A third general way of understanding business-NGO partnership is to consider their outcomes and consequences. Gray and Wood suggest that partnership outcomes can be identified by considering “whether problems were solved... whose problems were solved... whether shared norms were achieved” and whether the partnership survived (1991:18). Another way of reviewing partnerships would be to consider some of the wider implications of closer and more collaborative business-NGO relationships. Given that most of the examples cited are still evolving and the newness of this specific area of study, the following list of partnership outcomes offers a tentative picture of an emerging phenomenon:

· partnering NGOs are gaining greater credibility as important resources for both business and society;

· some partnering businesses are being recognized for their more proactive approaches to social and environmental matters;

· other NGO and consumer pressure on partnering businesses and/or industry sectors does not necessarily end and is often maintained;

· shared norms are emerging around the general idea of sustainable development although it remains a contested and controversial problem domain;

· many specific problem areas addressed by business-NGO partnerships remain complex and multi-faceted, and therefore require ongoing dialogue and negotiation in order to identify medium- and long-term solutions.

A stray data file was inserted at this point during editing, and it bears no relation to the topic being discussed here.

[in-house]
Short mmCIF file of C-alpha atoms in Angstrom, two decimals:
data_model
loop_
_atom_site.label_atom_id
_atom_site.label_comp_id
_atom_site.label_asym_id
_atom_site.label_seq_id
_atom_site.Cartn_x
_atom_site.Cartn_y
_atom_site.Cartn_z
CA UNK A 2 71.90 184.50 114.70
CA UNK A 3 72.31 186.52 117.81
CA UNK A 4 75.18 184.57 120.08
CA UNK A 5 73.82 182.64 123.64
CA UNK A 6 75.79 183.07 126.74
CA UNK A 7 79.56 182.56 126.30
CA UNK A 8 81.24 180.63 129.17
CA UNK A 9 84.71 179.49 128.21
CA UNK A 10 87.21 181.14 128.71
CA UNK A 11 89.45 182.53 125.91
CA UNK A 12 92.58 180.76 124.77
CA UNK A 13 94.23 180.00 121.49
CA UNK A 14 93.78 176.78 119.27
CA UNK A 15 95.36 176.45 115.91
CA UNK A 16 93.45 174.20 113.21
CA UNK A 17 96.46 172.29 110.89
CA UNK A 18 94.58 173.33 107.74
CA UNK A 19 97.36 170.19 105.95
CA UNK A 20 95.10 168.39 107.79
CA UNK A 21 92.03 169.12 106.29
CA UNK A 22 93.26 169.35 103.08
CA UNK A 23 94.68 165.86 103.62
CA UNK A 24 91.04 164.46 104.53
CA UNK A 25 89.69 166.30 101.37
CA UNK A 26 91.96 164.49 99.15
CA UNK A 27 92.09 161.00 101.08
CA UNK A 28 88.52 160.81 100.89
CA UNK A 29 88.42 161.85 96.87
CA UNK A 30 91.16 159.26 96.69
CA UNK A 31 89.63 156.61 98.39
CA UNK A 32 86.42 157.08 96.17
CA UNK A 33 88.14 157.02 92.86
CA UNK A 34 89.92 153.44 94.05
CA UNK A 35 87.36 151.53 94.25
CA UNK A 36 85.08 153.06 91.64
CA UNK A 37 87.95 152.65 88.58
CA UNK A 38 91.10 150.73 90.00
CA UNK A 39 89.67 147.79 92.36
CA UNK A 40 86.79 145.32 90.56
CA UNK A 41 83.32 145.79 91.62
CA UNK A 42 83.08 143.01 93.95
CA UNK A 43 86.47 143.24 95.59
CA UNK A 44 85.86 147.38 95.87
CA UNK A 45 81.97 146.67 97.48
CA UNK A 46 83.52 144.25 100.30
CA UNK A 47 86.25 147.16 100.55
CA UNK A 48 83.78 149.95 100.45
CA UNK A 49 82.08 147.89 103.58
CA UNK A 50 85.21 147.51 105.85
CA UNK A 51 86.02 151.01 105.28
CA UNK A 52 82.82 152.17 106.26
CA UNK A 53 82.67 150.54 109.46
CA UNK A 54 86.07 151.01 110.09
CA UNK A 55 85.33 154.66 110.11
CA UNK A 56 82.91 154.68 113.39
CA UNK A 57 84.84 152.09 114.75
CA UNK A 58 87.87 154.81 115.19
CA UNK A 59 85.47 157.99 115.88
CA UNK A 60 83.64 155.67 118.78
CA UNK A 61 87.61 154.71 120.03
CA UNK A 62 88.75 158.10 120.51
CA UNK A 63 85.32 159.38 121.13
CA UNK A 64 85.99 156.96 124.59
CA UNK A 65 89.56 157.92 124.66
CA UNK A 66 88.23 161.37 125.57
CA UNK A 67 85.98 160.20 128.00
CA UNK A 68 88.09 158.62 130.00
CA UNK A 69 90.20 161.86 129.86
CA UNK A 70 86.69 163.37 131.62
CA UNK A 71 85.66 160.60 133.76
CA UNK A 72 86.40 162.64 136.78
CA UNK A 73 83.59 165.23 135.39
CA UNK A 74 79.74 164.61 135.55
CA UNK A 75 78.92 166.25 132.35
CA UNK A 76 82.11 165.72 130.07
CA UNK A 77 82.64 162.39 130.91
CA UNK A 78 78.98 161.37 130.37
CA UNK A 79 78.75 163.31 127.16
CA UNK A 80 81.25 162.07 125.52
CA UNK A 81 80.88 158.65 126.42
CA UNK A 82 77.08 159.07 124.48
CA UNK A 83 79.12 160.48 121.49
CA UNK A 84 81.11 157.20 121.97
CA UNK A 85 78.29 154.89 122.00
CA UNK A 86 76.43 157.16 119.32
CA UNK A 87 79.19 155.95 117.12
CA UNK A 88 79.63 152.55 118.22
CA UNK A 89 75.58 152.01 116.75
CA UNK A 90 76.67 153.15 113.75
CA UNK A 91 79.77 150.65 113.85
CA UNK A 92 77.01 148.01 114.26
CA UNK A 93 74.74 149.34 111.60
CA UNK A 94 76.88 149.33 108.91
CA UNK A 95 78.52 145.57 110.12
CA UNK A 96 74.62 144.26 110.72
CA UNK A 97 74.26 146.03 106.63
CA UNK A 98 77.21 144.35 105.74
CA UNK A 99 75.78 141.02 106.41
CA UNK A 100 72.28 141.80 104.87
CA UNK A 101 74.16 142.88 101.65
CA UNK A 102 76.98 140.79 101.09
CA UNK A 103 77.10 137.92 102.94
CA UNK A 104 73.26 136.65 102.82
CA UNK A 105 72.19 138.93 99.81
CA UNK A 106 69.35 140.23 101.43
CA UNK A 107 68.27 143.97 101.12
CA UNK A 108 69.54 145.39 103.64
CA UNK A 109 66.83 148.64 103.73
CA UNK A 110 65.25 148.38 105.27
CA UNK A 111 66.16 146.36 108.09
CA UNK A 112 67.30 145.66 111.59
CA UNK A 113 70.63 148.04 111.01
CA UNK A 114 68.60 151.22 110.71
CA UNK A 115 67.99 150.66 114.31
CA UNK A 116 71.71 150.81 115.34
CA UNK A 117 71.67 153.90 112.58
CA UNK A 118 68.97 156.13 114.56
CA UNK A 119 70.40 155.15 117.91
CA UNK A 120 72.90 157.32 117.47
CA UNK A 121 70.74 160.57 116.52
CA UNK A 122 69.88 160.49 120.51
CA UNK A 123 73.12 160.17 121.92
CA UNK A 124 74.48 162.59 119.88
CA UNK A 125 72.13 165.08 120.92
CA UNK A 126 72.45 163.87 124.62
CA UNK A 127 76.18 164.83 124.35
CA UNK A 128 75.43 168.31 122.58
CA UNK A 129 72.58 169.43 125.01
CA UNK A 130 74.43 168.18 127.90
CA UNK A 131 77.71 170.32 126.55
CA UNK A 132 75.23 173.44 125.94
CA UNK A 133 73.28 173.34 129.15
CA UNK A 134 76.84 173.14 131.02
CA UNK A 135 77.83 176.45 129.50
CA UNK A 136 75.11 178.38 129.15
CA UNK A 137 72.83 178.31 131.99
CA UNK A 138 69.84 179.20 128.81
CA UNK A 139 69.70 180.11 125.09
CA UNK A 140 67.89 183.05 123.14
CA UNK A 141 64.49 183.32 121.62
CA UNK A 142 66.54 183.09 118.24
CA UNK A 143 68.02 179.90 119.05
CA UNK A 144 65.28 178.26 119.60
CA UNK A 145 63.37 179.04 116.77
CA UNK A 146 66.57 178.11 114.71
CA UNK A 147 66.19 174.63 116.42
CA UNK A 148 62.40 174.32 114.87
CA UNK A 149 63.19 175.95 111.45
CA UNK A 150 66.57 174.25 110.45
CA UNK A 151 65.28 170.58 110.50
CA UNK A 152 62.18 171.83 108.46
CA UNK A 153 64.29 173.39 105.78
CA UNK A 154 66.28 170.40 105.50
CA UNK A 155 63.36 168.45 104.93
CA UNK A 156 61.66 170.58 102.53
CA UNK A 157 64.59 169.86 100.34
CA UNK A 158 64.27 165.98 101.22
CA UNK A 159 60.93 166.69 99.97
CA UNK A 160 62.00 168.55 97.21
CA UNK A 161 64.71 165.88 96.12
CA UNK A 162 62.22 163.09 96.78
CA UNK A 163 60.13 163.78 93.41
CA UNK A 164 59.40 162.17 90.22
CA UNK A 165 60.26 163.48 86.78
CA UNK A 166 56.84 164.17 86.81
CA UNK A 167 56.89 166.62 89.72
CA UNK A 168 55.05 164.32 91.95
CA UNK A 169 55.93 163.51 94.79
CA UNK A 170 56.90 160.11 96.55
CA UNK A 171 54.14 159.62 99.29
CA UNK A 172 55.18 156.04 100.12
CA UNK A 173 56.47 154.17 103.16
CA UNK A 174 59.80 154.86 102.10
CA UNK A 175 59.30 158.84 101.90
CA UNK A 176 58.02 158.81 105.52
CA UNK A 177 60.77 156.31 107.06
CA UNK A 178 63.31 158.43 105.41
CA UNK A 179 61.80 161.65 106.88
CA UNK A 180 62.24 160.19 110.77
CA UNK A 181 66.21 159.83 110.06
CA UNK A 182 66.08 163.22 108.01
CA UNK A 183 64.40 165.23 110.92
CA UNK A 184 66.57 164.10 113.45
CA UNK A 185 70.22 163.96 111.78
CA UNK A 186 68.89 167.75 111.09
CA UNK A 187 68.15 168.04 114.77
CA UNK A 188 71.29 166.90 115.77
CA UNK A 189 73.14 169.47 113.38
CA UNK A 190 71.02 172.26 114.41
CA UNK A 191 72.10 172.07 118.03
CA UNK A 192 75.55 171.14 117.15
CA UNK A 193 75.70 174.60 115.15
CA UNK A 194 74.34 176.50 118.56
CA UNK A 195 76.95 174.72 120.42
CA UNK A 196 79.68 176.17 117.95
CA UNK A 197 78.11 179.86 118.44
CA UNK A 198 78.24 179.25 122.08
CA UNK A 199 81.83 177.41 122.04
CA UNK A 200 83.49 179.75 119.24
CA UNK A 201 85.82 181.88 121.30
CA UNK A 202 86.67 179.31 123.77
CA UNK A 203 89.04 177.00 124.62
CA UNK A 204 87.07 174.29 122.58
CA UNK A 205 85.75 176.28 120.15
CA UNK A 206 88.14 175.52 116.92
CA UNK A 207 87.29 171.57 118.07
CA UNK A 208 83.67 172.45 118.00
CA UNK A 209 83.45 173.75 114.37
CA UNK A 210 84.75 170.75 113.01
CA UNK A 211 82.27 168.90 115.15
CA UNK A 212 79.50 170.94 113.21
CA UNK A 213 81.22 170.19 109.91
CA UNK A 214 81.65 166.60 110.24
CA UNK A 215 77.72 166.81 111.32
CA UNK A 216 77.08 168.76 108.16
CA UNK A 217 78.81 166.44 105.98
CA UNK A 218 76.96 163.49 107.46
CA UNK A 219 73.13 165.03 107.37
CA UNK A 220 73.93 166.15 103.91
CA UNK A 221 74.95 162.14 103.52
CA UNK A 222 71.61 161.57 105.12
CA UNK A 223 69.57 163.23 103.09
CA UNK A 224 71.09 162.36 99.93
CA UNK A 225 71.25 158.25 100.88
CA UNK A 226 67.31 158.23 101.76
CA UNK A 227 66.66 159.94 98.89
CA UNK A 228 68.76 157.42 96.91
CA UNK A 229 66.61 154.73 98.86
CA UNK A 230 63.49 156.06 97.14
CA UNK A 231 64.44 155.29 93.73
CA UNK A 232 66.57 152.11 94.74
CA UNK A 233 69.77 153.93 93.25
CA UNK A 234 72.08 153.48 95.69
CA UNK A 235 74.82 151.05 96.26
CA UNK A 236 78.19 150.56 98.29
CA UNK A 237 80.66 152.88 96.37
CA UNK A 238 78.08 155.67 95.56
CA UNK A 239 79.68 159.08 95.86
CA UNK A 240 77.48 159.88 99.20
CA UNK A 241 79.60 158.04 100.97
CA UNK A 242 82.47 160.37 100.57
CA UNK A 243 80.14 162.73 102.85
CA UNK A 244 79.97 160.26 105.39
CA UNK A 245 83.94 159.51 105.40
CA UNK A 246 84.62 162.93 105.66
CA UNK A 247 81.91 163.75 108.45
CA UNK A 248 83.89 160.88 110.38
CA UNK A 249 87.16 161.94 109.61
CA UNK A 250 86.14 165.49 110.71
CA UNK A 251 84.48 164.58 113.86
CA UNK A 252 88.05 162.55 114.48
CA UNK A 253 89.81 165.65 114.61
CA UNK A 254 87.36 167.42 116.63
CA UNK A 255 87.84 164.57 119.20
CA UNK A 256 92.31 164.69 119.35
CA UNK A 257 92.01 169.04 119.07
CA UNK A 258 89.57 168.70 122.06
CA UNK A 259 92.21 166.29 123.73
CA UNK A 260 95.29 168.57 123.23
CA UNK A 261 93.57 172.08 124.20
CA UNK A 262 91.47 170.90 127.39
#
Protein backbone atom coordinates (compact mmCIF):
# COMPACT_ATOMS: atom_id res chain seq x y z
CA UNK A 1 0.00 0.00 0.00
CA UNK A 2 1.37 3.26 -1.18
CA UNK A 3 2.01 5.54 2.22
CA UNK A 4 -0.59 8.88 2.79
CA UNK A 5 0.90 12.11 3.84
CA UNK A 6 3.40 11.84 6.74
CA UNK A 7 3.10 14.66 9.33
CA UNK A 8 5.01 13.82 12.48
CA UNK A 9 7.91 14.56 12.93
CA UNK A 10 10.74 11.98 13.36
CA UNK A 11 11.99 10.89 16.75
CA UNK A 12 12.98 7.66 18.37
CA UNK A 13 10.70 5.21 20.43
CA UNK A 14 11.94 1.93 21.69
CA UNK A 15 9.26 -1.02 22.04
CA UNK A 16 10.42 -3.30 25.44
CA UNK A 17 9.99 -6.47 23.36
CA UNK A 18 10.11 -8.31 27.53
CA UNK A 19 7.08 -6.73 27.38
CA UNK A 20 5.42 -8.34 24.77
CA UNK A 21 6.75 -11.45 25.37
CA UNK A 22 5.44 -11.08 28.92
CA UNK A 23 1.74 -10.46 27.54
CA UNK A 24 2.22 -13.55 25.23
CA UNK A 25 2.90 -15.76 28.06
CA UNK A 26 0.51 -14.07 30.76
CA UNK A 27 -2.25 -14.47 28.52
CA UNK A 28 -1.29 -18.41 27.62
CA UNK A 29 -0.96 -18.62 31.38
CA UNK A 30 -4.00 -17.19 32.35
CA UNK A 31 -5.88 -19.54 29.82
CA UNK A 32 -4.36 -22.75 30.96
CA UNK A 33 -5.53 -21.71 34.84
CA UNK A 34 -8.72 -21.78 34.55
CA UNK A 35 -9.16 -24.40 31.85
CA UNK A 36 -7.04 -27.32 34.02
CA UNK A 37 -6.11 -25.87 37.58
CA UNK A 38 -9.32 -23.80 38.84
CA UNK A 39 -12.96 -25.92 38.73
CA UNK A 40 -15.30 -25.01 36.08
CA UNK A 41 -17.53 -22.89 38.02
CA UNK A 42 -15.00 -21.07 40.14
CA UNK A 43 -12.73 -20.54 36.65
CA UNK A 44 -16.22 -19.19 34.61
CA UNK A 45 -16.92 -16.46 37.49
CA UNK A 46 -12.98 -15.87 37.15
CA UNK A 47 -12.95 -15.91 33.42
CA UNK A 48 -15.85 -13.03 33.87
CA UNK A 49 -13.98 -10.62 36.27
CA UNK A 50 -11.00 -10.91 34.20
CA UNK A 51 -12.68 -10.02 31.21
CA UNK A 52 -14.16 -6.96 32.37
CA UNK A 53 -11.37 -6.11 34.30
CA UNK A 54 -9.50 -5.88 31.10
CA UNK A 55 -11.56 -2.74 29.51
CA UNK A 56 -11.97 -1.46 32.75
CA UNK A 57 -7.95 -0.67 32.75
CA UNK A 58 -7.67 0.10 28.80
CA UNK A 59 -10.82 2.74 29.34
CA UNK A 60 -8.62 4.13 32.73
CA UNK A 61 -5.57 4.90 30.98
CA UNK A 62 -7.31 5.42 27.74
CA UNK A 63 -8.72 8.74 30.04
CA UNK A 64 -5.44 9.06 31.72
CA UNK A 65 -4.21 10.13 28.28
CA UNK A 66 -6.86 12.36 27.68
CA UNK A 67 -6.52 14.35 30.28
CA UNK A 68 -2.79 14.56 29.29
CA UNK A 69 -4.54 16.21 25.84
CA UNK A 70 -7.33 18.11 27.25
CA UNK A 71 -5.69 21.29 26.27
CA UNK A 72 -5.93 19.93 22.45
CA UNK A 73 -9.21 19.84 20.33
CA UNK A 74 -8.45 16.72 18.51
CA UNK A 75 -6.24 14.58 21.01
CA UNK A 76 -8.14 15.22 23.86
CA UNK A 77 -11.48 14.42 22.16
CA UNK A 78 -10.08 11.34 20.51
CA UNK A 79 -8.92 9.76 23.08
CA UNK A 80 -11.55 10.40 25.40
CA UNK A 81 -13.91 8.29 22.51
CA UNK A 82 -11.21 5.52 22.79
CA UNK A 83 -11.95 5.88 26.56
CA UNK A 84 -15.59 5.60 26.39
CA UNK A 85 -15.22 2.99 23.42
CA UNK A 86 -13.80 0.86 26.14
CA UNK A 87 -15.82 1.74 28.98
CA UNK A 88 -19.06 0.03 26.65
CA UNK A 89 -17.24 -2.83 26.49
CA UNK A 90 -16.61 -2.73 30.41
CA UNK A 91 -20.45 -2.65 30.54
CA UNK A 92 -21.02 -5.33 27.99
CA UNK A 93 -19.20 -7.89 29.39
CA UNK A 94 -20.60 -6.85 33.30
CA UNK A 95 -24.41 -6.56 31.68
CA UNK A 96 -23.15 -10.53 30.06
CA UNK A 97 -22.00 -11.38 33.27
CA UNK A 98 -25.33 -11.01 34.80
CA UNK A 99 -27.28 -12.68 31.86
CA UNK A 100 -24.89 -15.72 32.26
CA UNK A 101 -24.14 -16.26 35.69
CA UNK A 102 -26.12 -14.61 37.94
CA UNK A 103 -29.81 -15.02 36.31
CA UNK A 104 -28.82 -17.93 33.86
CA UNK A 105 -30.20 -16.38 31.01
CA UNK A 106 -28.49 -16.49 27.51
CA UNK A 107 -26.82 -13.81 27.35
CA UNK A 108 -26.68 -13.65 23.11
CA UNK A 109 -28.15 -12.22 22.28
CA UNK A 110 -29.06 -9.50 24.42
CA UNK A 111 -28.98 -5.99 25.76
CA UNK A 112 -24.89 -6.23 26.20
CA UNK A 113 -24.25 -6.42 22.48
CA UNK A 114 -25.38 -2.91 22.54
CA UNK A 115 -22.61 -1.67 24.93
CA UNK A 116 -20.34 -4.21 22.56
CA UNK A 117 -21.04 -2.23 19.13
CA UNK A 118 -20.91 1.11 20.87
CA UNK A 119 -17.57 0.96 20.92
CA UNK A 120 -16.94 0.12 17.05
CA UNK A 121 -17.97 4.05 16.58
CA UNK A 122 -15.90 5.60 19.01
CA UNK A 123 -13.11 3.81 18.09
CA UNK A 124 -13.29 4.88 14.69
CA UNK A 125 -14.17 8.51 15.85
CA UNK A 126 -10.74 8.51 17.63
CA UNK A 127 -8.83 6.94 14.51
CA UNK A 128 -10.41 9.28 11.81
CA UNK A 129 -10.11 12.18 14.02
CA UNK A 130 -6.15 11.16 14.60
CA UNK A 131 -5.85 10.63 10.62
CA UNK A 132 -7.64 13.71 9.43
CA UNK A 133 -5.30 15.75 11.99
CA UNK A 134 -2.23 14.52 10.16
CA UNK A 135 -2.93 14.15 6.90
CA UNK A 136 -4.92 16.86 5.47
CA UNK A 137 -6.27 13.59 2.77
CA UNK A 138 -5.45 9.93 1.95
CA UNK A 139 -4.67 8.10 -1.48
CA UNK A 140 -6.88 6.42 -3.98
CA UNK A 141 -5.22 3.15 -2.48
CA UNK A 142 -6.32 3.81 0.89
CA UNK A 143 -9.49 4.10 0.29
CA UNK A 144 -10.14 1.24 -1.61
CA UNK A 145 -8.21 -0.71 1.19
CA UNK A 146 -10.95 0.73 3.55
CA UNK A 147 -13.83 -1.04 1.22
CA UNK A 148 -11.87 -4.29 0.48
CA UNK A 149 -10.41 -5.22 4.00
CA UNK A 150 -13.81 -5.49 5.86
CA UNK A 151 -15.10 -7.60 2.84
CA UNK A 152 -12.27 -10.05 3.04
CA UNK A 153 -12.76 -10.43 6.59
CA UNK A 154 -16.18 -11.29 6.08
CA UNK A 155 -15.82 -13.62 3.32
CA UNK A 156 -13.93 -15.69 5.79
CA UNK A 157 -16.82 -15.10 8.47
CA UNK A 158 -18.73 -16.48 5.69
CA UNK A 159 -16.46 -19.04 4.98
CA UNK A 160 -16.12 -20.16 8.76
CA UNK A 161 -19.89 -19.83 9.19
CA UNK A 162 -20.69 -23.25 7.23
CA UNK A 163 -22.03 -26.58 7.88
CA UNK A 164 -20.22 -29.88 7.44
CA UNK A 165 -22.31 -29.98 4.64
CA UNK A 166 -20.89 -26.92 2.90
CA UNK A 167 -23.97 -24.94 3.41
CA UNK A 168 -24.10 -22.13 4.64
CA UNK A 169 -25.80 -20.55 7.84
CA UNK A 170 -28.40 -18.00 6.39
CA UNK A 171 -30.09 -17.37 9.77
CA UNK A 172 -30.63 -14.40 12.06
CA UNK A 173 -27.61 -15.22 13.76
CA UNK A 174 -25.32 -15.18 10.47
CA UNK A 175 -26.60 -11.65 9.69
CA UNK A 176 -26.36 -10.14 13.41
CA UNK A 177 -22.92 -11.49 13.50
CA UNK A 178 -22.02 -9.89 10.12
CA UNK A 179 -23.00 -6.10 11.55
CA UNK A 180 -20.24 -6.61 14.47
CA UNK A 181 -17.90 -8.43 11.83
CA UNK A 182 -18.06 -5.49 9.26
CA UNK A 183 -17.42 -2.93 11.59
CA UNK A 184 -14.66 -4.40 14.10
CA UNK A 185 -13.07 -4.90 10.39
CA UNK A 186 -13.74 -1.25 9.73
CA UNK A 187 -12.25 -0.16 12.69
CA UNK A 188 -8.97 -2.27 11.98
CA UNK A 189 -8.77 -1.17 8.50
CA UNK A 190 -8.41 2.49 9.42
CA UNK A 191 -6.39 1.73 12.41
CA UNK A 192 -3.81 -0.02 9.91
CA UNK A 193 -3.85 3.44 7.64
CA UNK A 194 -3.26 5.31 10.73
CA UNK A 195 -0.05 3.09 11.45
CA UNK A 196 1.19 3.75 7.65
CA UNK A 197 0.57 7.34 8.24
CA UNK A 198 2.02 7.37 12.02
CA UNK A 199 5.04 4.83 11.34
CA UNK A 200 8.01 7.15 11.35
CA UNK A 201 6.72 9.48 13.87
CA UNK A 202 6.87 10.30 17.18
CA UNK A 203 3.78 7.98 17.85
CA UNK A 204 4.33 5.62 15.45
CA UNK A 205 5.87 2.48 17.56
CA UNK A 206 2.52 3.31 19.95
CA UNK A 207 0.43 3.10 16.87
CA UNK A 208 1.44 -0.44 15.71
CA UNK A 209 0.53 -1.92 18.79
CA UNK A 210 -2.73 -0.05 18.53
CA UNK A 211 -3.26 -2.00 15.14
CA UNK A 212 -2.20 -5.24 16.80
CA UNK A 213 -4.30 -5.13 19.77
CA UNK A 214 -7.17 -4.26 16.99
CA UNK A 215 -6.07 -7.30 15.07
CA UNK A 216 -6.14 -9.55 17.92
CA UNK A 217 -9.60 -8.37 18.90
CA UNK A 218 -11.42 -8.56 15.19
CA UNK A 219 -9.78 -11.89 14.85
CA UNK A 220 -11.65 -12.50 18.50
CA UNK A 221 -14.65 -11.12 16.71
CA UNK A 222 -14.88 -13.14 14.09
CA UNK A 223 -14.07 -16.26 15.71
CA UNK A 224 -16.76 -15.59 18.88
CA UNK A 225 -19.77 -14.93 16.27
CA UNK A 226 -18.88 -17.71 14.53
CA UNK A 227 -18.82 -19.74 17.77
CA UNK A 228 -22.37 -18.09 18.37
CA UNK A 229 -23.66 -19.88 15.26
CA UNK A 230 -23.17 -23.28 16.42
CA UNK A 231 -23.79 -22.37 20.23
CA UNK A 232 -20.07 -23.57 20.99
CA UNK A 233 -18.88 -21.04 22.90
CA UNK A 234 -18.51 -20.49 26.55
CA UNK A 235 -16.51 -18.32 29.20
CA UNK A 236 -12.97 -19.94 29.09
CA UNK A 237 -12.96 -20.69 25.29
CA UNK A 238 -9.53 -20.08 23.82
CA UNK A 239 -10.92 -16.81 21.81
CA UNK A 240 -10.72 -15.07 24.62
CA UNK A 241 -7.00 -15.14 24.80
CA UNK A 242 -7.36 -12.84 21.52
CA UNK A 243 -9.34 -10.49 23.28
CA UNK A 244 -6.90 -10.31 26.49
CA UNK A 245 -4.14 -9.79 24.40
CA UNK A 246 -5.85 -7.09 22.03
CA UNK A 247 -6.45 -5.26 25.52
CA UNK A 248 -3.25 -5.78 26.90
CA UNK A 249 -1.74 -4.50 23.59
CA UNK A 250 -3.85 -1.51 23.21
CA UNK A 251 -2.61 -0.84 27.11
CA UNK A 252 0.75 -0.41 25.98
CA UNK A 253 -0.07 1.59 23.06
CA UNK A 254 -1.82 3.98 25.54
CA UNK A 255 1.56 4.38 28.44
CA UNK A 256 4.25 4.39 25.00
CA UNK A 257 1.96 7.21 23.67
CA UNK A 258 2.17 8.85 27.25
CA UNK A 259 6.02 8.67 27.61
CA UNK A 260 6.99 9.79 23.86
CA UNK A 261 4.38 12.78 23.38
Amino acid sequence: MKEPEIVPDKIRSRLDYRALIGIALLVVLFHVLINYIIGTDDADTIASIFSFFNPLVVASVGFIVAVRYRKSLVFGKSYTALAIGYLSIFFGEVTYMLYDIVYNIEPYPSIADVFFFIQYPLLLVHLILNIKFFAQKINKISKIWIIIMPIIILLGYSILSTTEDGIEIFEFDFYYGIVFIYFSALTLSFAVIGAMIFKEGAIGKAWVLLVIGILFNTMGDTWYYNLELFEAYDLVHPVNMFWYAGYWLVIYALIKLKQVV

Seen from a wider perspective, business-NGO partnerships constitute part of a changing global political and economic context which is giving rise to new models of corporate accountability and stakeholder engagement. This context is characterized by a number of international developments including the globalization of business, trade and finance; advances in communications technologies; and a growth in the number of NGOs and the scope of their activities. Many would argue that this context also includes unacceptable yet deepening levels of environmental degradation and human poverty. The perceived and actual decline in the role of the state in the face of globalization raises additional concerns about governance and regulatory gaps nationally and globally. We should remember that stories of NGO-driven corporate environmentalism are fresh straws of hope in a rotten haystack of unaccountable and irresponsible global capitalism. The unsustainable reality for billions of people on Earth today nonetheless compels us to grasp at these straws, as potential catalysts for more sustainable and equitable world futures. This is our reason for venturing a new theory of corporate environmentalism based upon civil regulation.